Thalassiosira pseudonana Marine 21-31 Brown et al (1996)

Large scale production facilities
A huge variety of cultivation systems for microalgae have been developed. Most of the large-scale production facilities currently realized for microalgae are raceway ponds (Figure 1 left). Because of their simplicity and the low investment costs involved it is often assumed that these are the best systems for biofuel production. Closed photobioreactors, such as tubular photobioreactors (Figure 1 middle) and flat panel reactors (Figure 1 right), can result in higher productivity but at the expense of higher investment costs.

Figure 1.
Left: Raceway pond at Nature Beta Technologies Ltd (Eilat, Israel), a subsidiary of Nikken Sohonsha Co. ( (Gifu, Japan). These ponds are usually no more than 30 cm deep and the water, containing nutrients and microalgae, is circulated with a paddle wheel.
Middle: Tubular photobioreactor at Algatechnology ( production site (Ketura Arava Valley, Israel). Tubular photobioreactors consist of long transparent tubes with diameters ranging from 3 to 6 cm and lengths ranging from 10 to 200 m. The culture liquid is pumped through these tubes by mechanical or air-lift pumps.
Right: Flat panel photobioreactor, Sede Boker campus, Ben Gurion University of the Negev, Israel. Flat panel reactors consist of a rectangular transparent box with a width only 1 to 5 cm. These photobioreactors are mixed with air introduced via a perforated tube at the bottom of the reactor.

Economical feasibility of microalgae for bioenergy applications
For Delta, one of the energy companies in the Netherlands, we executed a feasibility study of producing microalgae and compared 3 production technologies: open pond systems, tubular system and a flat panel photobioreactor.
The analysis was based on state-of-the-art technology for the solar conditions in the Netherlands. Estimations were conservative, which means that for reaching estimated productivities there is no need to develop systems or processes further than is now possible. In this analysis we also assumed that nutrients for the growth medium and CO2 had to be bought. The end product of the process we designed is an algal paste with a dry matter content of 20%. Extraction of oil and esterification was not considered in this process.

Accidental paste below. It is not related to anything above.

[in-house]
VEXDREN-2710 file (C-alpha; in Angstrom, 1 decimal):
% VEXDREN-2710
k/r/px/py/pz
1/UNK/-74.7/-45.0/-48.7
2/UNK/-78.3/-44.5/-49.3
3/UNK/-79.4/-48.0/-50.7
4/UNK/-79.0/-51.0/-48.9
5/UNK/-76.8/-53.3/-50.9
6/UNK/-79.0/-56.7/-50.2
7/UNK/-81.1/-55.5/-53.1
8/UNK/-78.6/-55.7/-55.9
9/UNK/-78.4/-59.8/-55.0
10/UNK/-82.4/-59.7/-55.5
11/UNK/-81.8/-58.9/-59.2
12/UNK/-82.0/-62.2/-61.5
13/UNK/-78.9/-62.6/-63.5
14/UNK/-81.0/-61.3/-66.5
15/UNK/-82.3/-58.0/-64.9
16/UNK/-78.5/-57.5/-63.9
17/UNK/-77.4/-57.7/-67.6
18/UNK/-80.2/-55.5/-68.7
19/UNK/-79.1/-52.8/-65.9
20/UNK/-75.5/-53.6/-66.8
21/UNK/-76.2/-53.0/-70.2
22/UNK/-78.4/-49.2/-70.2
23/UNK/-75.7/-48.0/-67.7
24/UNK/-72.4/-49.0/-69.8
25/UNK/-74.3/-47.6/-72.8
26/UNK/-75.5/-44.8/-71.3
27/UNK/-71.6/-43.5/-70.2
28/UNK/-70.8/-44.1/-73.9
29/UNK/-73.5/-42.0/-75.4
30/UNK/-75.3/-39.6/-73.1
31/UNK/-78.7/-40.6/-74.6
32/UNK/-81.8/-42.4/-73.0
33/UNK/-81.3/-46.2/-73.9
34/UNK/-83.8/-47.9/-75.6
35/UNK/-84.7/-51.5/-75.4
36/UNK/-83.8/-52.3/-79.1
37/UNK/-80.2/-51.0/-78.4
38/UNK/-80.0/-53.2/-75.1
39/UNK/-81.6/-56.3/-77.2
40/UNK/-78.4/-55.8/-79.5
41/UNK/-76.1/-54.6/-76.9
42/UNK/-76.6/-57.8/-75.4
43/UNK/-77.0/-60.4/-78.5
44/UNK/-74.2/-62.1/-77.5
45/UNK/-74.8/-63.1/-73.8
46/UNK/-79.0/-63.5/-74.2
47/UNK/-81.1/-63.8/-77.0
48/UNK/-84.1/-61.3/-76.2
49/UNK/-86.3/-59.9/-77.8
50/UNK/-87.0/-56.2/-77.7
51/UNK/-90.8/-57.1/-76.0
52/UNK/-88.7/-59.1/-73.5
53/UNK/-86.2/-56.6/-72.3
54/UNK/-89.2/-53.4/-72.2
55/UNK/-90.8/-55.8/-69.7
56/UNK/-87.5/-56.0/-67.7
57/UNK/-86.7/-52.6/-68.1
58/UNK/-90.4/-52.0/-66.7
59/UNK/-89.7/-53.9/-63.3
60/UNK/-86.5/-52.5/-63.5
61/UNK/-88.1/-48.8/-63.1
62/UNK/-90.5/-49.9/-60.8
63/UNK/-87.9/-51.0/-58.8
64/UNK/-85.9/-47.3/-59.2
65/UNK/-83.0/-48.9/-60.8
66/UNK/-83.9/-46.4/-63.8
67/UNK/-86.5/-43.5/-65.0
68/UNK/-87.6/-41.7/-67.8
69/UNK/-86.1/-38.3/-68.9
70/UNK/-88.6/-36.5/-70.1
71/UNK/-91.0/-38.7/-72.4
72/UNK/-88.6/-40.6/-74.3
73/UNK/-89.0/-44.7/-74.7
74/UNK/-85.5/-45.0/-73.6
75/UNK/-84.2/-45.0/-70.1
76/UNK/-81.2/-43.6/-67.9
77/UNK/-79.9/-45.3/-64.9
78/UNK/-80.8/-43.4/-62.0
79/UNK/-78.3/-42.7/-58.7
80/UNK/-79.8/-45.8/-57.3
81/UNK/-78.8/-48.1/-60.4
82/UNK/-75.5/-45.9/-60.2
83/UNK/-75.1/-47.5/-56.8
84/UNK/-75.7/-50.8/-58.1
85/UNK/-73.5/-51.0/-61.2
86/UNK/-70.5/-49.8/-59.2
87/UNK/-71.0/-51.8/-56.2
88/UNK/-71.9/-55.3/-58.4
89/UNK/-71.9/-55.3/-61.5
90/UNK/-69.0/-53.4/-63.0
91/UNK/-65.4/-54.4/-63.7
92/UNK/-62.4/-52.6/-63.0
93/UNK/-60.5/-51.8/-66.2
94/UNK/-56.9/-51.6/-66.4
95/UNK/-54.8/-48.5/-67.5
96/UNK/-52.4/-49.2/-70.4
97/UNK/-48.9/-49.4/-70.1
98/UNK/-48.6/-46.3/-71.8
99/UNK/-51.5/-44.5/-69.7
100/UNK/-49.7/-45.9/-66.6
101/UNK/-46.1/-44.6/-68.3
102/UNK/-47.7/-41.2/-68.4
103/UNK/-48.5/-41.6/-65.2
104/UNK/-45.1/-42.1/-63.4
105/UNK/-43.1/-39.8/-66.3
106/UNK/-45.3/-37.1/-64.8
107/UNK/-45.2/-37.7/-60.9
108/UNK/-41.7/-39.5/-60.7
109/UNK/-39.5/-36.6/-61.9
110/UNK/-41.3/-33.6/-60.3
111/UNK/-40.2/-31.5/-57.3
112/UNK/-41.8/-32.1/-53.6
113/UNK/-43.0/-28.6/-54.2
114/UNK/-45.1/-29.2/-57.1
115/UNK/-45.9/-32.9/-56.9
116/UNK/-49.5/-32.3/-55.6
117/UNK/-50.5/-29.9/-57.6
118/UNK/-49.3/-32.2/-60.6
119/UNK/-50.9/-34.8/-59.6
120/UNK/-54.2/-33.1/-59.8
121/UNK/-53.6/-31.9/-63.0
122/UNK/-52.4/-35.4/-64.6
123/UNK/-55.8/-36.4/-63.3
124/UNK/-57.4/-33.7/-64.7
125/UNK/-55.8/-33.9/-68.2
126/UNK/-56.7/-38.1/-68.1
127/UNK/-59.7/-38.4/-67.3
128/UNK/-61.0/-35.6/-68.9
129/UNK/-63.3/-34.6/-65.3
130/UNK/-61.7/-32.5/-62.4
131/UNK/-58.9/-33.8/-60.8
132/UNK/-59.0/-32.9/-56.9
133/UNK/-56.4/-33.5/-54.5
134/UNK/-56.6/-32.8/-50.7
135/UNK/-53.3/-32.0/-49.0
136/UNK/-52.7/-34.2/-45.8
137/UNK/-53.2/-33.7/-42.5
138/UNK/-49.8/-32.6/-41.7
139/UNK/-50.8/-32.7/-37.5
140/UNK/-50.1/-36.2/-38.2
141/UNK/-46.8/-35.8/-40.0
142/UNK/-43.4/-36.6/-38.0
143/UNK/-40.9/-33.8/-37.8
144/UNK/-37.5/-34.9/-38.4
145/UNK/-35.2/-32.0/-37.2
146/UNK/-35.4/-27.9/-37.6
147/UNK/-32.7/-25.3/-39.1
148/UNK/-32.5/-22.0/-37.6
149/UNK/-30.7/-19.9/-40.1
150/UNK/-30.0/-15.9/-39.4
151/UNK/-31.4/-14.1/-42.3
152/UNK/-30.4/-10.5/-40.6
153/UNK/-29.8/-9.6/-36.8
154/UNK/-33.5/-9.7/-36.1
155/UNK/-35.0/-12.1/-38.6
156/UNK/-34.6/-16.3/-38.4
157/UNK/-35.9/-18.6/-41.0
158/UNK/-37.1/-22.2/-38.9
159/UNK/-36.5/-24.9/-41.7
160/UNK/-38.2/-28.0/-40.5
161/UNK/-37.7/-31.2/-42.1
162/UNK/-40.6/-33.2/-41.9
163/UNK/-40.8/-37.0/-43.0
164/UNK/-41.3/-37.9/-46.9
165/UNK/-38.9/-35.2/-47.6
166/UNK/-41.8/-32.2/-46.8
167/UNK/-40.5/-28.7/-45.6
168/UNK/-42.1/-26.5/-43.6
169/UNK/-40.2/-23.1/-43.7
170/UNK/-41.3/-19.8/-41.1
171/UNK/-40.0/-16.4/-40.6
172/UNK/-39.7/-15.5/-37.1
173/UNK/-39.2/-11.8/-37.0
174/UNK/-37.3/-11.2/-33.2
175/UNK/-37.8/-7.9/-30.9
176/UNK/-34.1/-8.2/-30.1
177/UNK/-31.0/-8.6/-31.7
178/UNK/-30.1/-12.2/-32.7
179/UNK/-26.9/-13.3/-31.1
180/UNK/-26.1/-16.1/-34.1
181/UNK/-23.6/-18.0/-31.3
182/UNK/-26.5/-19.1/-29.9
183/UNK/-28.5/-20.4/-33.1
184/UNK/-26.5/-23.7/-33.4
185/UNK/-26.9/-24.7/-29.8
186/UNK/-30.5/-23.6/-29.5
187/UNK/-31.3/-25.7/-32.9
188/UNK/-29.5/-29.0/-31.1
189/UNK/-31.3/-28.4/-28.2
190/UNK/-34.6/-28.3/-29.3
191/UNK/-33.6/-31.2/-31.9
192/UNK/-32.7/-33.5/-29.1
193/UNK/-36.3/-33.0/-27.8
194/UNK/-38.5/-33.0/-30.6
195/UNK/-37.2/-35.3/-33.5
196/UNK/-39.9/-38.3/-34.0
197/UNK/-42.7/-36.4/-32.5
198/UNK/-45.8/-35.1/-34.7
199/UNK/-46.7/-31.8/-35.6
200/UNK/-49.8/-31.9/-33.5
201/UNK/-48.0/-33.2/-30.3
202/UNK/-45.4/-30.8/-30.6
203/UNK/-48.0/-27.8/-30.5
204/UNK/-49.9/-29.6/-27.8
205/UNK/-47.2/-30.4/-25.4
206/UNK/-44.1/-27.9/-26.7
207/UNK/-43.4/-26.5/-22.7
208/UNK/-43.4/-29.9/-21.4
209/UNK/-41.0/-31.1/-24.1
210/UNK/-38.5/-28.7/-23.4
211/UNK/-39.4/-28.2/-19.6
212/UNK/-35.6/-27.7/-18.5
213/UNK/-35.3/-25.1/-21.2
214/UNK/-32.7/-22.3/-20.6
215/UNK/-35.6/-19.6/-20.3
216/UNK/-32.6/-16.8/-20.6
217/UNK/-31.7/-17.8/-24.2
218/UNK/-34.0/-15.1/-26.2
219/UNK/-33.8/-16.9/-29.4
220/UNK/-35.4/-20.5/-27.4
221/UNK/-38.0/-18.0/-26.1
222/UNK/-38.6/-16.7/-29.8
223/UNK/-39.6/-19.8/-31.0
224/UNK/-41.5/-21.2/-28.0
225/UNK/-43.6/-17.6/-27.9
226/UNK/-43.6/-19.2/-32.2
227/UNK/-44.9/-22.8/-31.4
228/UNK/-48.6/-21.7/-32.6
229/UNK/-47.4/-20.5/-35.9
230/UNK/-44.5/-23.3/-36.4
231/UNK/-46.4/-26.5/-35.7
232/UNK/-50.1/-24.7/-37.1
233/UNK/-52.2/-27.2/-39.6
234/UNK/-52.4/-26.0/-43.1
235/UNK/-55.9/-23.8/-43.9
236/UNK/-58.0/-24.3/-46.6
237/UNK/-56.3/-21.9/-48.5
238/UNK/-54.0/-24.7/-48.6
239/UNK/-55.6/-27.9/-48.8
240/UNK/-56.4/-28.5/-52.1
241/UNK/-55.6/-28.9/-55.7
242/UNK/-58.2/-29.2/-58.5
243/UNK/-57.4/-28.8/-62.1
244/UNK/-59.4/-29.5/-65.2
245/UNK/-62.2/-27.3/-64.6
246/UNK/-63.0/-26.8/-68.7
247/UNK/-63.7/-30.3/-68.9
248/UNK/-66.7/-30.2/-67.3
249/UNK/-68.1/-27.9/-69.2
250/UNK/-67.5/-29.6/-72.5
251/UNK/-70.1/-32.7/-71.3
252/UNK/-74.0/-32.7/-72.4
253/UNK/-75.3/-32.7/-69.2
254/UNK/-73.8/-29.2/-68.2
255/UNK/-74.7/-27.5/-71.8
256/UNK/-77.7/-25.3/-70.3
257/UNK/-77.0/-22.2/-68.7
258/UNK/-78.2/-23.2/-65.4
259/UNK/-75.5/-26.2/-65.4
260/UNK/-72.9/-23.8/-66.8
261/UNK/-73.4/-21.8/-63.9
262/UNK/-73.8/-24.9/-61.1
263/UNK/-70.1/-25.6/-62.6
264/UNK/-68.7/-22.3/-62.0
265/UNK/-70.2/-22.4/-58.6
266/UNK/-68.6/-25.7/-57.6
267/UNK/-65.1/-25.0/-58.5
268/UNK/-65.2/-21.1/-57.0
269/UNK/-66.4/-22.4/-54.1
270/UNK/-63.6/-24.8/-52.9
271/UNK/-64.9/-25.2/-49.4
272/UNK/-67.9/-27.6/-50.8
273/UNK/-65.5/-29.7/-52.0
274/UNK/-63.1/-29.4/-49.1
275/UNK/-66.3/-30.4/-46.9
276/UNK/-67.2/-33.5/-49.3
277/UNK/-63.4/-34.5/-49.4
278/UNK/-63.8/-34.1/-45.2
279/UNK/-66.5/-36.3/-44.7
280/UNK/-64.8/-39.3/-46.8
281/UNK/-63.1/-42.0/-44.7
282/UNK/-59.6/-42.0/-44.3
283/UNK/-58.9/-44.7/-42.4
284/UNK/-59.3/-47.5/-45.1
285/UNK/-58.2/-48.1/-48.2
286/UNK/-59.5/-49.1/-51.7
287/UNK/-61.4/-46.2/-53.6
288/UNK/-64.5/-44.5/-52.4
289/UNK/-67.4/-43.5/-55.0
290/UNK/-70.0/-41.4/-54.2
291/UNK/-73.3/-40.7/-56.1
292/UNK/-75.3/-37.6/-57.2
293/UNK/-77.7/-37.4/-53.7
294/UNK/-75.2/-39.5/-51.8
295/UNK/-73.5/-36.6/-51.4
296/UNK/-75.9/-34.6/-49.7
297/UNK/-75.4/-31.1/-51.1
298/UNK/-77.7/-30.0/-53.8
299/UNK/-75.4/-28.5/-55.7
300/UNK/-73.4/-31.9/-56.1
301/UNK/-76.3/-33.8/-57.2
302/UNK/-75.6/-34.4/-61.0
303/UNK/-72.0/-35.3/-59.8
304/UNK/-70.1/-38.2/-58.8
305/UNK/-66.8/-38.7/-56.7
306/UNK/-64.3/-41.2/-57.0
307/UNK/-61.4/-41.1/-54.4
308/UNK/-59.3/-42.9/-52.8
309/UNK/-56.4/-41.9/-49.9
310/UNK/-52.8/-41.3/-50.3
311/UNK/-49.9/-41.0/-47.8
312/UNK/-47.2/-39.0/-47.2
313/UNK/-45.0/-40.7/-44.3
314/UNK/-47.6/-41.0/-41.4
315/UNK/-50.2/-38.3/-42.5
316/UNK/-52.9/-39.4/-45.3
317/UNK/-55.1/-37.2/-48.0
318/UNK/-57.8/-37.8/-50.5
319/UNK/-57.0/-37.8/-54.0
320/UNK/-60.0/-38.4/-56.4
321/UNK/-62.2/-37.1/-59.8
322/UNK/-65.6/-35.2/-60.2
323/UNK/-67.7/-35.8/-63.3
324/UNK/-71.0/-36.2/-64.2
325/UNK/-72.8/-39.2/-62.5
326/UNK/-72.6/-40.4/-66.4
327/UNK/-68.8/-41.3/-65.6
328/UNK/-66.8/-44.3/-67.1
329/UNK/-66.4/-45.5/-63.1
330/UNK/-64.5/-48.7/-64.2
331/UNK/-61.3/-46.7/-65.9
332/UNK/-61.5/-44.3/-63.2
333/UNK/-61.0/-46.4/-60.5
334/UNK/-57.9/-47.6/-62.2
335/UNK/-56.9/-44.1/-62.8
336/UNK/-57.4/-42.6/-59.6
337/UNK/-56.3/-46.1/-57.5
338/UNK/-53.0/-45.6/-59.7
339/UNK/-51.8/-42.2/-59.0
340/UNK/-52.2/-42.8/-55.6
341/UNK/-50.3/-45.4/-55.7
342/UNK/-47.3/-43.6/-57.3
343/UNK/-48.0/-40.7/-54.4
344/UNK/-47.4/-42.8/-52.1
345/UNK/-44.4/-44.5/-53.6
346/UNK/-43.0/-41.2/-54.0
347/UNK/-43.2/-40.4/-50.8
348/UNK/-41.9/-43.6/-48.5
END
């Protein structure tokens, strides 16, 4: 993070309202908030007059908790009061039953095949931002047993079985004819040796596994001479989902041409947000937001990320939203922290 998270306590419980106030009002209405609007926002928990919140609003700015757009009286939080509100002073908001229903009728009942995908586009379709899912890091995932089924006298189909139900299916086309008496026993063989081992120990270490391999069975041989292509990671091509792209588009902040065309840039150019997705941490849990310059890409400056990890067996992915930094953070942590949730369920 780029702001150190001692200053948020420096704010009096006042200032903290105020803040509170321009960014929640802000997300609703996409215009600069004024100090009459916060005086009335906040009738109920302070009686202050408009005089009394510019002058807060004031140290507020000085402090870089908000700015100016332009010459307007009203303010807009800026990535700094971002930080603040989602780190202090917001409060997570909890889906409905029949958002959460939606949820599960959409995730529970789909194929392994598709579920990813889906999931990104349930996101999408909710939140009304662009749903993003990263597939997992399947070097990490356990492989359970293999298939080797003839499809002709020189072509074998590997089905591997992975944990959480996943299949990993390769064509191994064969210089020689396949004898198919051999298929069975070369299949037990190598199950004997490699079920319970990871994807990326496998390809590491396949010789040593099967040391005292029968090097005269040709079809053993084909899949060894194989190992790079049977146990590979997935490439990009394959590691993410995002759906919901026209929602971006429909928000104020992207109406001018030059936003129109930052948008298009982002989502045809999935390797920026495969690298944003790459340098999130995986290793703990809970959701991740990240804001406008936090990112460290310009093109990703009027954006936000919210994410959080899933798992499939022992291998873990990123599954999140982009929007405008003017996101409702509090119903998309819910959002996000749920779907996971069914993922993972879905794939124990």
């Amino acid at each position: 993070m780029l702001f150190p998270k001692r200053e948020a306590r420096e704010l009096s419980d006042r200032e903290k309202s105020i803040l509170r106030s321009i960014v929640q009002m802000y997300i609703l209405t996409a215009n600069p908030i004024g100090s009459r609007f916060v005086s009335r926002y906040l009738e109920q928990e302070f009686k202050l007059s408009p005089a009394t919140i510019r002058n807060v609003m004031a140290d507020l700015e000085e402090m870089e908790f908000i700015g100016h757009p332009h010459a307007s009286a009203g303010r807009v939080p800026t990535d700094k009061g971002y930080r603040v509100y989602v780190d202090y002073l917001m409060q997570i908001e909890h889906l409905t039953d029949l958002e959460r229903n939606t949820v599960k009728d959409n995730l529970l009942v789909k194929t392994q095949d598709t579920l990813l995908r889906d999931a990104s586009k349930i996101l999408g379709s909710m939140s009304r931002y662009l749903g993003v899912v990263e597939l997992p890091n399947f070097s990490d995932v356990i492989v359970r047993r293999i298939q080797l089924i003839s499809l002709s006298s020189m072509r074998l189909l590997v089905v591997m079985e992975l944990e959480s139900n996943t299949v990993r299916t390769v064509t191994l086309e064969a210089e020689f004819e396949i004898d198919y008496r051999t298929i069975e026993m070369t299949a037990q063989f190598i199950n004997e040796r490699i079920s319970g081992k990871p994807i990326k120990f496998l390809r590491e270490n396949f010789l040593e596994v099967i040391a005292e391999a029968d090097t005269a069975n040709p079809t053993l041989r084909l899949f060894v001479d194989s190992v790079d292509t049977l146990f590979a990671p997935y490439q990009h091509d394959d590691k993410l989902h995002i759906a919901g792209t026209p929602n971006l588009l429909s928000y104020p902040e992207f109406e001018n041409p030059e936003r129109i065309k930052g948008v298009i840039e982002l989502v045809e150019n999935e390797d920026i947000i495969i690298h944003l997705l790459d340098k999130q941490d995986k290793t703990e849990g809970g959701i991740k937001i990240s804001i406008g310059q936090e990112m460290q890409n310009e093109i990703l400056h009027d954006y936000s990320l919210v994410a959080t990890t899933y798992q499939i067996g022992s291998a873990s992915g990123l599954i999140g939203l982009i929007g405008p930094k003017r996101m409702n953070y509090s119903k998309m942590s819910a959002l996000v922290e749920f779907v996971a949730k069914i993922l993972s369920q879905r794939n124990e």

The designs we report here are for a scale of 100 ha.
Microalgae biomass can be produced cheaper in photobioreactors than in raceway ponds, but this is achieved at the expense of higher energy consumption.
When comparing the two photobioreactors, the horizontal tubular reactors and flat panels show a similar biomass production cost. Regarding energy balance flat panels perform a bit better, even though both systems have a negative balance.
There is no practical experience with cultivation of microalgae for energy purposes. Photobioreactors have only been applied for the production of biomass of high value, i.e. more than 100.- €/kg DW. As a consequence, processes have never been optimized for applications where the value of biomass is less than 1.- €/kg DW. Process development for the production of microalgae for energy purposes still needs to be done. In order to analyze the effect of some parameters on biomass / energy costs a sensitivity analysis was made in order to determine whether costs could be realistically reduced. With the present status of the technology production costs were calculated to be 4.02 €/kg biomass and 153.50 € / GJ, respectively, but could become as low as 0.42 €/kg biomass and 16.00 € / GJ, respectively

Sensitivity analysis showed that production costs can be reduced significantly. It was shown that if nutrients are obtained for free if production is combined with e.g. wastewater treatment or if CO2 is obtained from stack gases from a power plant production costs are reduced with 0.77 €/kg DW. The production technology could be improved as well, e.g. by developing systems with higher photosynthetic efficiencies, development of systems where less pumping energy is used or where less energy is used for harvesting of cells. In that case the production costs can be reduced with as much as 3.- €/kg DW.
Technology advances might make it possible to develop more realistic and economical processes. It can be estimated that doubling the productivity and reducing the energy input in mixing, combined with CO2 and nutrient removal from waste streams and their use in high radiance areas could significantly reduce costs. The production costs could become as low as 0.42 €/kg DW.
If this was combined with the use of the microalgae produced in other applications (a biorefinery approach) the commercial production of microalgae could become a realistic option for the biofuel market. Productivity could be enhanced considerably. It has been shown in the laboratory that high productivities can be reached with strong sunlight in photobioreactors with short light paths.